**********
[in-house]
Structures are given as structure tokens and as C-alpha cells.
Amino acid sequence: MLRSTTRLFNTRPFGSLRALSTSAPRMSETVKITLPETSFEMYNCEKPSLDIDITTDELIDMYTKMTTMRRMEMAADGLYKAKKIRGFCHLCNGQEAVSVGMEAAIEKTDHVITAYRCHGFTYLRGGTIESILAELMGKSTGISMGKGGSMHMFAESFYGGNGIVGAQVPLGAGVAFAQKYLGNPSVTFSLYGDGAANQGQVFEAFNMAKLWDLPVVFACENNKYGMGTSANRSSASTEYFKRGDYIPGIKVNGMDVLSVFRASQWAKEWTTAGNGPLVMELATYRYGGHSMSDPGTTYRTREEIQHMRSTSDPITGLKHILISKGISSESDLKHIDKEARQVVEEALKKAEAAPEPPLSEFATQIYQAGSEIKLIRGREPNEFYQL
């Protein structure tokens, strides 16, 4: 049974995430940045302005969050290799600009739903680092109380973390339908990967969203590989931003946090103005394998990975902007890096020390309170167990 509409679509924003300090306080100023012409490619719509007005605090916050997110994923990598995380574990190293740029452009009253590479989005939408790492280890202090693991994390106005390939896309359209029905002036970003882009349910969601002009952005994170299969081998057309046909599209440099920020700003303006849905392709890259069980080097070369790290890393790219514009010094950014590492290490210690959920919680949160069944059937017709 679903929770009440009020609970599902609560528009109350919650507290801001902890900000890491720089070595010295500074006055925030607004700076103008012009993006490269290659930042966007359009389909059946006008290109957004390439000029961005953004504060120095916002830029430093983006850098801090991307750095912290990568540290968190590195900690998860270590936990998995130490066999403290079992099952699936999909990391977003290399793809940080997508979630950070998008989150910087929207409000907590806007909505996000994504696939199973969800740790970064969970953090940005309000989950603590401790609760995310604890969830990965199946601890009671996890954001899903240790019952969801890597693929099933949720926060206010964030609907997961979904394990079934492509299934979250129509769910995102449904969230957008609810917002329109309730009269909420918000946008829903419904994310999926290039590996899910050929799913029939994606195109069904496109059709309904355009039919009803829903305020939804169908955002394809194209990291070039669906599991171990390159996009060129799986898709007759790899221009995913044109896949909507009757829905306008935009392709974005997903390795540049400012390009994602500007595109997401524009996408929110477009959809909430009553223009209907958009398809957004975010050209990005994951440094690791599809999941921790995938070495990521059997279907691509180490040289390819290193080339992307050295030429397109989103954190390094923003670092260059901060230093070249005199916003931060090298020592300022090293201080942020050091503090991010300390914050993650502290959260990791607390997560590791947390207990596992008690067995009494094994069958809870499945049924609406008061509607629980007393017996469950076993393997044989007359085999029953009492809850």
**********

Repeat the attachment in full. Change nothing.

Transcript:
[in-house]
Structures are given as structure tokens and as C-alpha cells.
Amino acid sequence: MLRSTTRLFNTRPFGSLRALSTSAPRMSETVKITLPETSFEMYNCEKPSLDIDITTDELIDMYTKMTTMRRMEMAADGLYKAKKIRGFCHLCNGQEAVSVGMEAAIEKTDHVITAYRCHGFTYLRGGTIESILAELMGKSTGISMGKGGSMHMFAESFYGGNGIVGAQVPLGAGVAFAQKYLGNPSVTFSLYGDGAANQGQVFEAFNMAKLWDLPVVFACENNKYGMGTSANRSSASTEYFKRGDYIPGIKVNGMDVLSVFRASQWAKEWTTAGNGPLVMELATYRYGGHSMSDPGTTYRTREEIQHMRSTSDPITGLKHILISKGISSESDLKHIDKEARQVVEEALKKAEAAPEPPLSEFATQIYQAGSEIKLIRGREPNEFYQL
């Protein structure tokens, strides 16, 4: 049974995430940045302005969050290799600009739903680092109380973390339908990967969203590989931003946090103005394998990975902007890096020390309170167990 509409679509924003300090306080100023012409490619719509007005605090916050997110994923990598995380574990190293740029452009009253590479989005939408790492280890202090693991994390106005390939896309359209029905002036970003882009349910969601002009952005994170299969081998057309046909599209440099920020700003303006849905392709890259069980080097070369790290890393790219514009010094950014590492290490210690959920919680949160069944059937017709 679903929770009440009020609970599902609560528009109350919650507290801001902890900000890491720089070595010295500074006055925030607004700076103008012009993006490269290659930042966007359009389909059946006008290109957004390439000029961005953004504060120095916002830029430093983006850098801090991307750095912290990568540290968190590195900690998860270590936990998995130490066999403290079992099952699936999909990391977003290399793809940080997508979630950070998008989150910087929207409000907590806007909505996000994504696939199973969800740790970064969970953090940005309000989950603590401790609760995310604890969830990965199946601890009671996890954001899903240790019952969801890597693929099933949720926060206010964030609907997961979904394990079934492509299934979250129509769910995102449904969230957008609810917002329109309730009269909420918000946008829903419904994310999926290039590996899910050929799913029939994606195109069904496109059709309904355009039919009803829903305020939804169908955002394809194209990291070039669906599991171990390159996009060129799986898709007759790899221009995913044109896949909507009757829905306008935009392709974005997903390795540049400012390009994602500007595109997401524009996408929110477009959809909430009553223009209907958009398809957004975010050209990005994951440094690791599809999941921790995938070495990521059997279907691509180490040289390819290193080339992307050295030429397109989103954190390094923003670092260059901060230093070249005199916003931060090298020592300022090293201080942020050091503090991010300390914050993650502290959260990791607390997560590791947390207990596992008690067995009494094994069958809870499945049924609406008061509607629980007393017996469950076993393997044989007359085999029953009492809850």